Meredith Vieira may have to read from ‘50 Shades of Grey’ on PBS
The Great American Read
Tuesday, 8 p.m., PBS
Meredith Vieira is on a mission to get us all back to bookstores and libraries. “You read as a kid and then maybe you don’t read so much [now] and you forget your connection to books. They’re like old friends,” said Vieira, who hosts the new eight-part PBS series “The Great American Read.” To find out which novel Americans consider their favorite, PBS polled more than 7,000 readers and narrowed down their picks to a top 100. The choices span the ages, from classics such as “Don Quixote” to the best-seller “Gone Girl.” Tuesday’s premiere includes celebrity interviews — “Game of Thrones” author George R.R. Martin weighs in on his favorite book. Viewers can vote for their theirs (at Pbs.org/The-Great-American-Read/).
Vieira, 64, spoke with The Post from London, where she co-anchored “Royal Wedding Watch,” a joint PBS/BBC show covering the wedding of Prince Harry and Meghan Markle.
What is the goal of the show?
We want people to read and share their favorite book with somebody else. Start a book club. Talk about the book amongst your friends. And if your favorite book isn’t on the list, we want to hear that, too. It’s really about getting people interested in reading and hearing about authors they might not have known before.
Were you surprised “50 Shades of Grey” made the list?
PBS might have been a little shocked, like, “Oh, no — ‘50 Shades’?” All I can think is when the finale comes, that’ll win and I’m going to have to read an excerpt [laughs]. But you know what? The books come from all over the world and reflect everyone’s tastes.
You mention your affinity for “To Kill a Mockingbird.” Why does the novel still resonate?
When I read it, I was a teen and didn’t really know [about] racism — I hadn’t experienced it in my little world in Rumford, RI. I learned how awful people can be and how courageous people can be. It’s the kind of story that keeps haunting you 20, 30, 40 years later.
Have you read many of the top 100 novels?
Maybe a third. PBS might have thought, “You’ve probably read many of them.” Oh, not so much.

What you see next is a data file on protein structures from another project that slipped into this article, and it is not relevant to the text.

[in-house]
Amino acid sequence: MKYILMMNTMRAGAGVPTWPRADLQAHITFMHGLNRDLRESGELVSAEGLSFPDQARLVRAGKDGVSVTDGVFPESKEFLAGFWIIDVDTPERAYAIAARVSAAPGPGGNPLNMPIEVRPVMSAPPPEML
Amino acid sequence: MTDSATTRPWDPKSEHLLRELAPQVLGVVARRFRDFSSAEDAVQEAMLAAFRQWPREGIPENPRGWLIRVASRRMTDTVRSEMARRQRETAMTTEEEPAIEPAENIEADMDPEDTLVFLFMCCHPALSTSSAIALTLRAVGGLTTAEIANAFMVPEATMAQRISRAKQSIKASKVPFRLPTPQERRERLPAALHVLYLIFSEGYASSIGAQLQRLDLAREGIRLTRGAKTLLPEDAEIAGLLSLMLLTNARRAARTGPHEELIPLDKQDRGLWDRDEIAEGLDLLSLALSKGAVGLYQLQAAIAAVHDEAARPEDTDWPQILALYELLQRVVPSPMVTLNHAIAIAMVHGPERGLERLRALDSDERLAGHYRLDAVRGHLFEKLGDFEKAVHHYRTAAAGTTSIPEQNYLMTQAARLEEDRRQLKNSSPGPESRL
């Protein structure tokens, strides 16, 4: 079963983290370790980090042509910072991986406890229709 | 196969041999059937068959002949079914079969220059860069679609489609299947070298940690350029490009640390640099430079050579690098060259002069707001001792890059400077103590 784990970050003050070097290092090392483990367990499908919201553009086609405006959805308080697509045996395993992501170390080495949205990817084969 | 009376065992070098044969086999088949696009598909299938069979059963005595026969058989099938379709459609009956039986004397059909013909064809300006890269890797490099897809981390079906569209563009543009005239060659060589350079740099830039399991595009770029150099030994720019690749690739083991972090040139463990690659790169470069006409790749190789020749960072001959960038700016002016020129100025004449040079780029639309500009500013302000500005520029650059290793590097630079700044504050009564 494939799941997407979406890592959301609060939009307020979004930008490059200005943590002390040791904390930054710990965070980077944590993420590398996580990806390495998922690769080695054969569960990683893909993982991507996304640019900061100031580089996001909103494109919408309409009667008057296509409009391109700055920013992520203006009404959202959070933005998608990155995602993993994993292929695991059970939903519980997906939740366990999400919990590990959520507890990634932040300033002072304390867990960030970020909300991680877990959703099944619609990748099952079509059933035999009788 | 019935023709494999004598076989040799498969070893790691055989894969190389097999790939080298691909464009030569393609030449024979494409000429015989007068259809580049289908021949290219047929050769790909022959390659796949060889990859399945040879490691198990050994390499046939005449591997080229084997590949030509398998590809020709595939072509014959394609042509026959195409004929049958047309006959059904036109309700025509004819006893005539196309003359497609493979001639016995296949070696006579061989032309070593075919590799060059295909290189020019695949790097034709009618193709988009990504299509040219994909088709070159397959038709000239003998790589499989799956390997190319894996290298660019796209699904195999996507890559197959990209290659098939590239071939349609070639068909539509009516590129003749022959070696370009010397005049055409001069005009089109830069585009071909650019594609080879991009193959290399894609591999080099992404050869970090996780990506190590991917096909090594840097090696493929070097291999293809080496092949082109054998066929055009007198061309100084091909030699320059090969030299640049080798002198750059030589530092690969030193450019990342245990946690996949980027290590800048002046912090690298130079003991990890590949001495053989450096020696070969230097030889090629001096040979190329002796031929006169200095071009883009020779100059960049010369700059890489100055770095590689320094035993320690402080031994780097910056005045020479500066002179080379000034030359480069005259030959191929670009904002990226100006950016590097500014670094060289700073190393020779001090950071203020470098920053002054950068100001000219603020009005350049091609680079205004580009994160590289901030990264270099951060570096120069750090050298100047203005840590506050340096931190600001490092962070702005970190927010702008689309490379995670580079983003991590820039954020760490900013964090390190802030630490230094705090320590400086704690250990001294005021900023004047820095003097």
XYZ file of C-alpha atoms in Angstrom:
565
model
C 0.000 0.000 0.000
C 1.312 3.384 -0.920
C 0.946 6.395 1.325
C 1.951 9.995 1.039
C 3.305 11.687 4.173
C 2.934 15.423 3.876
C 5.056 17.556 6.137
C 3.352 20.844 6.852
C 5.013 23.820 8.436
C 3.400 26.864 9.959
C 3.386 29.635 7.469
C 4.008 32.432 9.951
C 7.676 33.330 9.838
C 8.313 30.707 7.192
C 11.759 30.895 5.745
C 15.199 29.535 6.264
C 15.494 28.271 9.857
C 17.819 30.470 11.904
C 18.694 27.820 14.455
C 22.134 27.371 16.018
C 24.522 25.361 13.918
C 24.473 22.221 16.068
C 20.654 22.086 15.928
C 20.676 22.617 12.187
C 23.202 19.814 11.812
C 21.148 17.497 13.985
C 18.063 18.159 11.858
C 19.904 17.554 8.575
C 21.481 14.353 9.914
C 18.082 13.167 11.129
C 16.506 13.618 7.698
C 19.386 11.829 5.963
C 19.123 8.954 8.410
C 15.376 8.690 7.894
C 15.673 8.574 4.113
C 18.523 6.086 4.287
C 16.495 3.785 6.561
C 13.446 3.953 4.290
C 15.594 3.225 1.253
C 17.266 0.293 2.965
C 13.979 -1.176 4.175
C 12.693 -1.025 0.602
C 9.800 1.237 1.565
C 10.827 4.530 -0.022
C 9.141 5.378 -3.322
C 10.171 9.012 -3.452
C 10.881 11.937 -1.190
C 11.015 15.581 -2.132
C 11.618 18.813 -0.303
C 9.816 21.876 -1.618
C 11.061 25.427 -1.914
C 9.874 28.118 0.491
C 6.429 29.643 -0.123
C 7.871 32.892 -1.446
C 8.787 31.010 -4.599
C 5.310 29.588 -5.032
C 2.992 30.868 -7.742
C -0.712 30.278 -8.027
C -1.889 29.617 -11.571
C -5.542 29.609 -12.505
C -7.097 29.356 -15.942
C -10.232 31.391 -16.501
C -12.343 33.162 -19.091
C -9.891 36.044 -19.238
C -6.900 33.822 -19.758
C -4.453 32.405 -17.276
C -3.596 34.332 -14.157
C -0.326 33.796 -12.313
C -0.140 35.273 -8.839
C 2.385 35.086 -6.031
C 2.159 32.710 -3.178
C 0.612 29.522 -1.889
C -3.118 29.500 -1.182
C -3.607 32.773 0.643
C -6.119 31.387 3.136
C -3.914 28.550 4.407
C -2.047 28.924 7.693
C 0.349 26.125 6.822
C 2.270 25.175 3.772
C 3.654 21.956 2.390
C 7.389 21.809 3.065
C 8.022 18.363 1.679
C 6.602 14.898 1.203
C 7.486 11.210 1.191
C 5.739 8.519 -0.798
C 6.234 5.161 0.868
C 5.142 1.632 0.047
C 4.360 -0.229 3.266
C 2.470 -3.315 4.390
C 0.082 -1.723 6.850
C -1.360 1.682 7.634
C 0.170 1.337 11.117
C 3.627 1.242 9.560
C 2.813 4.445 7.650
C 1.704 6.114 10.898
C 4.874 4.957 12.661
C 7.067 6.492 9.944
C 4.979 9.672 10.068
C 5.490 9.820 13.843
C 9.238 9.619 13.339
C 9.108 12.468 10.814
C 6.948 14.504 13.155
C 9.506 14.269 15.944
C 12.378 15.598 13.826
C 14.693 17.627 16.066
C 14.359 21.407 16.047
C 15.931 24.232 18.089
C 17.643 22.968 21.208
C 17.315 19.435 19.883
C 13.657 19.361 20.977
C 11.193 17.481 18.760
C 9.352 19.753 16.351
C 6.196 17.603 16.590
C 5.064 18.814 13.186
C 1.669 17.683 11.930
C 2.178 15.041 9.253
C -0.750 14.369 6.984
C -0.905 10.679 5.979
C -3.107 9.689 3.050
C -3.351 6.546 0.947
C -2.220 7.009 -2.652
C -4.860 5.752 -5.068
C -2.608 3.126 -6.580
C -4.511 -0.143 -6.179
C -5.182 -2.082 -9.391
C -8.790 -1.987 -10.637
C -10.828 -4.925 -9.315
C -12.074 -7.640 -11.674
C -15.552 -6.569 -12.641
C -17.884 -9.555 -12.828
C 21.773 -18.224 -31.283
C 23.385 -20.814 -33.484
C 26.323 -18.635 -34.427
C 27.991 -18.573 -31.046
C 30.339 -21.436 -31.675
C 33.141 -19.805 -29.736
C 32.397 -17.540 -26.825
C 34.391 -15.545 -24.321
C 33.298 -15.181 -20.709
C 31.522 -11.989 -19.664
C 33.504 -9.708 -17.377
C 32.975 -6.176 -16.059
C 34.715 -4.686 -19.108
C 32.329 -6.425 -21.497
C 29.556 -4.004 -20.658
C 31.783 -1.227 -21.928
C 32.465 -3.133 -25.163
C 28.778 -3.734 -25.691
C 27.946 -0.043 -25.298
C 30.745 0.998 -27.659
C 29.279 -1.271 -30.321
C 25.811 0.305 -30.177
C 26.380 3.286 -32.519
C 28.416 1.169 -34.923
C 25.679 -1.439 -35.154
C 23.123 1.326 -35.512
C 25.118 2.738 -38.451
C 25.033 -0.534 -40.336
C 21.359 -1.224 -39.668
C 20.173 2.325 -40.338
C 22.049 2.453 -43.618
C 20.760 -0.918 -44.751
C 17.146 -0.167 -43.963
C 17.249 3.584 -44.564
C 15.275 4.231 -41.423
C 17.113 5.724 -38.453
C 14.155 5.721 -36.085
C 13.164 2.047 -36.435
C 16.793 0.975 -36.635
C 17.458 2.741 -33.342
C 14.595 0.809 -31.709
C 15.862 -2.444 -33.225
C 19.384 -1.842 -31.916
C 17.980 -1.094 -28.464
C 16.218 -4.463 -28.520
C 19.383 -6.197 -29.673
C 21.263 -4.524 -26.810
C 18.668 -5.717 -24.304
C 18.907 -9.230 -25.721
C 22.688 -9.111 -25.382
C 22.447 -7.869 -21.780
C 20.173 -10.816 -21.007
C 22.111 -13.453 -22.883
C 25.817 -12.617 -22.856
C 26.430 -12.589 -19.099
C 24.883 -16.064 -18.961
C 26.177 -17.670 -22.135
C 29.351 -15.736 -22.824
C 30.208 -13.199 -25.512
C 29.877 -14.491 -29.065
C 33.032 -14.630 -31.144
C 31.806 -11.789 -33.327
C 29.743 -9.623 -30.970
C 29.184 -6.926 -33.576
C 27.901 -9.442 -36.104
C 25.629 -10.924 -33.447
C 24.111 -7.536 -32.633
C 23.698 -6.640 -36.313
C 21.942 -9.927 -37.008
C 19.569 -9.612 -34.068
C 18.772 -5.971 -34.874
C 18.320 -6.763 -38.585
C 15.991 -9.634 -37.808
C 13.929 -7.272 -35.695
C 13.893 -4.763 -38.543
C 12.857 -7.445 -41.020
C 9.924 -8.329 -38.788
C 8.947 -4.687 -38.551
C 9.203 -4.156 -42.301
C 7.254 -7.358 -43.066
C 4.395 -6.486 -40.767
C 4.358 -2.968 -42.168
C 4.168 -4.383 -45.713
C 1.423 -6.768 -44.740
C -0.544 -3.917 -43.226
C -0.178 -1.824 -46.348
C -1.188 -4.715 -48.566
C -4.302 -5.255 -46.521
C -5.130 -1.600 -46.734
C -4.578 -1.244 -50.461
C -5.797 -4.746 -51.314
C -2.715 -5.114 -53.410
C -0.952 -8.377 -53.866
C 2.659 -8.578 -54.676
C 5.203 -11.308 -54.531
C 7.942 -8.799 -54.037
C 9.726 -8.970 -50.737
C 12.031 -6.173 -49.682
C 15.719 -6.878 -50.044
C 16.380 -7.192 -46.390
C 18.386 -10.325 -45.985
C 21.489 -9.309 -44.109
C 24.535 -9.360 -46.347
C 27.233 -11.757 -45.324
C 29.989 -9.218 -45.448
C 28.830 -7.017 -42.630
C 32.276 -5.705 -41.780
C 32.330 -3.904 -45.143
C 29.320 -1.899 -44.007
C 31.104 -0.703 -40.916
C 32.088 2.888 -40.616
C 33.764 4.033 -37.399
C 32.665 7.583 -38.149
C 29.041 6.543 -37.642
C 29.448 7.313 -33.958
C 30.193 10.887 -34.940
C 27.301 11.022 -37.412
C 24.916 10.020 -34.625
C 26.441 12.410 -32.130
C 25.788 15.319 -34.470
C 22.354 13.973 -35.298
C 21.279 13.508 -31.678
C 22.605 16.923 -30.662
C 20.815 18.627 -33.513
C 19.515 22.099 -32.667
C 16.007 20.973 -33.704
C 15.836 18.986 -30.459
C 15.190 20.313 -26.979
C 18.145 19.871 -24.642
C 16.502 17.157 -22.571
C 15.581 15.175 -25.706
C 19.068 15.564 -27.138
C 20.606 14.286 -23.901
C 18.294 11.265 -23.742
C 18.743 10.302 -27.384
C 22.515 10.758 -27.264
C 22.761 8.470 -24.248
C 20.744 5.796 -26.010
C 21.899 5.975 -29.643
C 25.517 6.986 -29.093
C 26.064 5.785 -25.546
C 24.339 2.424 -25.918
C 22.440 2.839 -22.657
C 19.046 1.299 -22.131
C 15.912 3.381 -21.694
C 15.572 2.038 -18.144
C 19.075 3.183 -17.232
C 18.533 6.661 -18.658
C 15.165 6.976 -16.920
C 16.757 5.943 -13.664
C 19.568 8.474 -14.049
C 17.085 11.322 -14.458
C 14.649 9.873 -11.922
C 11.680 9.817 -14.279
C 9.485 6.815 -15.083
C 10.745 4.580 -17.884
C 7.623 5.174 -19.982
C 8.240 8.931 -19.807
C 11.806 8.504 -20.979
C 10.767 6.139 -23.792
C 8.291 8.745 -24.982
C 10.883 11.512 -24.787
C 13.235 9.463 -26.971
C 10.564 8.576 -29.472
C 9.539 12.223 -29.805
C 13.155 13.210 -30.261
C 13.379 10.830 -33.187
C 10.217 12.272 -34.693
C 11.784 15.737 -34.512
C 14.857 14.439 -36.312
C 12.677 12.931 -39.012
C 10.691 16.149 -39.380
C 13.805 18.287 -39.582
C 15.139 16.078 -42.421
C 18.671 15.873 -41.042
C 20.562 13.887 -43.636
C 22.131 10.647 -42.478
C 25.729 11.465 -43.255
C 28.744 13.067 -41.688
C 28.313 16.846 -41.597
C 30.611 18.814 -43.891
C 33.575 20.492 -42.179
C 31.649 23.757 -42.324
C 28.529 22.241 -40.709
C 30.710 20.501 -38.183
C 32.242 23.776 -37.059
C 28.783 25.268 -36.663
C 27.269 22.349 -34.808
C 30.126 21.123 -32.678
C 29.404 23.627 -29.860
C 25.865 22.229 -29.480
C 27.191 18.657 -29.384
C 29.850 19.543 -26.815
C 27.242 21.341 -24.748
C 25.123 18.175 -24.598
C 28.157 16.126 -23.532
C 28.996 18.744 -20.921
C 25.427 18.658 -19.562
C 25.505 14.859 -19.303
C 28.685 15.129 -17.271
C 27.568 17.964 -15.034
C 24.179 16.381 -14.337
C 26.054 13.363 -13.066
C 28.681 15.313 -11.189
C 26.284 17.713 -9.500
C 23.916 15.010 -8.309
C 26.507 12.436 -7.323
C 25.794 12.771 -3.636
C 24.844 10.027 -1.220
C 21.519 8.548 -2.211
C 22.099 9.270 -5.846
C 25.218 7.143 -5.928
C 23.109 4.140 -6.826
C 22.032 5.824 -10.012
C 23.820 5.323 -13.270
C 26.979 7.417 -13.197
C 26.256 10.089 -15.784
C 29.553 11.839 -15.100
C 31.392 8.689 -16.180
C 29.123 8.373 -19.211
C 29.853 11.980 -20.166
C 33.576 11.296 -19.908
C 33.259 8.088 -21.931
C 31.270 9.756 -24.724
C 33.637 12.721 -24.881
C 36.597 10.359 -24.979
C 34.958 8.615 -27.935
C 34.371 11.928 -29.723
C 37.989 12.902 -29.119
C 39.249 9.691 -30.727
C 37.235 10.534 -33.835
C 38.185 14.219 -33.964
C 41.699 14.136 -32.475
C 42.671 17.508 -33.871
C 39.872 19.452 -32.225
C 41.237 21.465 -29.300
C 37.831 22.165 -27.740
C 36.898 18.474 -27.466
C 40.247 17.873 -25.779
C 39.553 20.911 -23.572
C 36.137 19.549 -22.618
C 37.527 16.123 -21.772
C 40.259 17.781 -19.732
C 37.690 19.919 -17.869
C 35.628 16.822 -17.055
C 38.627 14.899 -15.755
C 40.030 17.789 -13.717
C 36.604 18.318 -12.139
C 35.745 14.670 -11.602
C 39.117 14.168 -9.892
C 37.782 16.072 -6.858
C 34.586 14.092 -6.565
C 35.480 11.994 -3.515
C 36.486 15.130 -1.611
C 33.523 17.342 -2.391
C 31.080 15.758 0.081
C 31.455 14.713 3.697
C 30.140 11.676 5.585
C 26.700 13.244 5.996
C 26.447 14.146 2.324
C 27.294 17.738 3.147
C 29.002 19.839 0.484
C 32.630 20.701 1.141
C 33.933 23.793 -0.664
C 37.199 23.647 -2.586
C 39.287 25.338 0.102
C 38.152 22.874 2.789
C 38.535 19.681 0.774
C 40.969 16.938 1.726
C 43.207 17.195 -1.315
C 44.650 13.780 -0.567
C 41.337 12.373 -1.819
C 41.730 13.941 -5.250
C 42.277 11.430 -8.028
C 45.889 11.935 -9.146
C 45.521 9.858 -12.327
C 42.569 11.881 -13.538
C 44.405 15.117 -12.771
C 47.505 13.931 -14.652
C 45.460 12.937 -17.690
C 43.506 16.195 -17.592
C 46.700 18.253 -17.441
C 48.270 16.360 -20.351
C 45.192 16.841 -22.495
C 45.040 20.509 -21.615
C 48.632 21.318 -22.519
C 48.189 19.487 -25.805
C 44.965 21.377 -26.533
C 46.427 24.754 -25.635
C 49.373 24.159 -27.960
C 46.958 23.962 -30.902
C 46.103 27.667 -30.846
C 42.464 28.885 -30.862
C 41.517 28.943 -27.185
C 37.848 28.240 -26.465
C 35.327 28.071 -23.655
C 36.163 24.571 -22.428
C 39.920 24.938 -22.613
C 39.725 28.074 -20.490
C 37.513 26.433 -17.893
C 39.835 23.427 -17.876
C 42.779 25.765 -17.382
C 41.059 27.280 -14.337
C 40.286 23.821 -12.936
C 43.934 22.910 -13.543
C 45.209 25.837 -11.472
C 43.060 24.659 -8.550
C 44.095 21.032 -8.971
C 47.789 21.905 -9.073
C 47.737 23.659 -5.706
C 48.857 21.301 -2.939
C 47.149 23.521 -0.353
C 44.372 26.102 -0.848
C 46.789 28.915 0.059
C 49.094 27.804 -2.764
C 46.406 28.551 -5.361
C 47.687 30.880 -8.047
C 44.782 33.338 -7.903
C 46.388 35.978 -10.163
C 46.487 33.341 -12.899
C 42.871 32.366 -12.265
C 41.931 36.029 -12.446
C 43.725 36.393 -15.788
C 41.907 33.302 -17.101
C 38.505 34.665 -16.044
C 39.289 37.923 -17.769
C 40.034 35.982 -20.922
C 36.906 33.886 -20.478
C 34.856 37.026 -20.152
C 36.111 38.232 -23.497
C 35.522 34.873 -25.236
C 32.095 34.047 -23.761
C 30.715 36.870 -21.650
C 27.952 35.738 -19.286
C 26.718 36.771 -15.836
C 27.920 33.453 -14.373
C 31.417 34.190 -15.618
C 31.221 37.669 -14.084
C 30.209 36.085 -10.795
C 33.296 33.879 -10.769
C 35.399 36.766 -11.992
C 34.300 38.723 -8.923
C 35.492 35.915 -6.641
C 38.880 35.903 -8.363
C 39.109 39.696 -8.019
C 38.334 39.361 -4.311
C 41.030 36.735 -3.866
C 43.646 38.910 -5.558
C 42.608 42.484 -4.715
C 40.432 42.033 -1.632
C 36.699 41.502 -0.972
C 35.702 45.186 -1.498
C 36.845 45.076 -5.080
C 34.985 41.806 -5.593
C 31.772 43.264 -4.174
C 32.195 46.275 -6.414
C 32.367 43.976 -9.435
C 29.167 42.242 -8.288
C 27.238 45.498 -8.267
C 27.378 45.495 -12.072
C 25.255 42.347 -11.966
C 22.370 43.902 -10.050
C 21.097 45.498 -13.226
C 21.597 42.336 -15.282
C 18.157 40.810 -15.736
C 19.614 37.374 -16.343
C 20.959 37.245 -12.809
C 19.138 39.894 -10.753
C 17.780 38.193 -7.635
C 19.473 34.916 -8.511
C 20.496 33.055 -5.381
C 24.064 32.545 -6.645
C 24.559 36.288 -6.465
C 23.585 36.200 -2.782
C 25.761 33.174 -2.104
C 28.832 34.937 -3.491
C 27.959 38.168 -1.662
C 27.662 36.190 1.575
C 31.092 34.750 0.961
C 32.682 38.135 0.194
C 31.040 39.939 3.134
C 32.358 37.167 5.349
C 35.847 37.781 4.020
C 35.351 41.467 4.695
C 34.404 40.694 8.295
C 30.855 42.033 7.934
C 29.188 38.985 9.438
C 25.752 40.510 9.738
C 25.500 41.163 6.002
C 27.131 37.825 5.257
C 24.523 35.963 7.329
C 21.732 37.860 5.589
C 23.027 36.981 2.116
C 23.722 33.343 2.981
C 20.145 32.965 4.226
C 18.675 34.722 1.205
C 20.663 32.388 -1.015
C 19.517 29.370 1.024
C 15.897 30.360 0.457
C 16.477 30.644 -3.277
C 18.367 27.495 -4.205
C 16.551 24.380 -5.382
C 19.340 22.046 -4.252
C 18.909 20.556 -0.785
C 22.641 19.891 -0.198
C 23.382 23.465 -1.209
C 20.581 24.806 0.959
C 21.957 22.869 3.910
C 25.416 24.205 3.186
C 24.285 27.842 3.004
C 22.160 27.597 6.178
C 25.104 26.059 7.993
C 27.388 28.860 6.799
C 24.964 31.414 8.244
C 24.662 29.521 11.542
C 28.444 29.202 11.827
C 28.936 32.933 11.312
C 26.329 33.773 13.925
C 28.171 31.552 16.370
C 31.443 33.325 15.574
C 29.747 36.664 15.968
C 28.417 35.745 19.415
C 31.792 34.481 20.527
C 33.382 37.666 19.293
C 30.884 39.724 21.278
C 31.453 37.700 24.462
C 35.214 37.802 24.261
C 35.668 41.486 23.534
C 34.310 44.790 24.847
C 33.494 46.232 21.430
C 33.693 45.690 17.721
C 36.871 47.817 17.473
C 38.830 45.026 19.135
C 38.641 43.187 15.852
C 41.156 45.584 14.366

What book on the list do you want to read?
“Lord of the Rings.” That genre has never been my taste. But I’m watching these people talk about it and I go, “I’m missing out on something; maybe I should put aside my bias and pick the book up.” So I promised a friend of mine who’s a big fan of that series that I’m gonna read it.
Pulitzer winner Junot Díaz is on the list and interviewed on the program. He is being investigated for sexual misconduct. How does PBS square with recognizing his work?
[PBS] did not remove “The Brief Wondrous Life of Oscar Wao” because it was selected by the American public, but his presence was [originally] much more in the series than it will be now because of sensitivity. They’ll continue to watch the allegations and it will be reviewed. … It’s tricky. [Díaz’s book] stands out because it’s fresh and current and has to be taken seriously.
— Eric Hegedüs
And here’s what else to watch this week:
Tuesday, 8:30 p.m., ABC
Series finale. After nine madcap seasons, a Heck leaves the nest and the family takes a road trip to Denver, where Axl (Charlie McDermott) will start his new job — and life away from home. Starring Patricia Heaton and Neil Flynn.
Picnic at Hanging Rock
Series premiere. Three Australian girls disappear from their boarding school in this mystery series starring “Game of Thrones” actress Natalie Dormer. She plays the headmistress of Appleyard College in the six-episode series.
Saturday, 10 p.m., HBO
Meet Jennifer (Laura Dern), a woman who comes across a story she wrote at age 13 that makes her reconsider her first sexual relationship. “The Tale” is based on director Jennifer Fox’s own experience. Co-starring Common as Jen’s fiancé and Ellen Burstyn as her mother.
Season premiere. Learning that the Hamas militant he thought he killed is still at large, veteran Israeli operative Doron (Lior Raz, below second from right) comes out of retirement to hunt down his foe. In Arabic and Hebrew with subtitles.
Sunday, 8:30 p.m., Fox
Season finale. It was almost “Curtains!” for this Andy Samberg comedy when Fox canceled it. Then NBC saved it from the TV cemetery. In the finale, Jake (Samberg) and Amy’s (Melissa Fumero) wedding day is threatened. Meanwhile, Terry (Terry Crews) nudges Rosa (Stephanie Beatriz) toward a new love interest (Gina Rodriguez).
Wednesday, 10 p.m., FX
In the penultimate episode of the series, Philip (Matthew Rhys, below left) has an encounter that turns into much more than he had bargained for while Elizabeth Jennings (Keri Russell, below right) wrestles with competing loyalties.
Wednesday, 10 p.m., Sundance
Series premiere. Three sisters who are also divorce lawyers face personal upheaval when their estranged father (Anthony Head) returns after a 30-year absence. Hannah (Nicola Walker) and Nina (Annabel Scholey) are leading family law lawyers working for rival firms, while Rose (Fiona Button) is still searching for her place in life. Set in London, the capital of international high-profile divorces.
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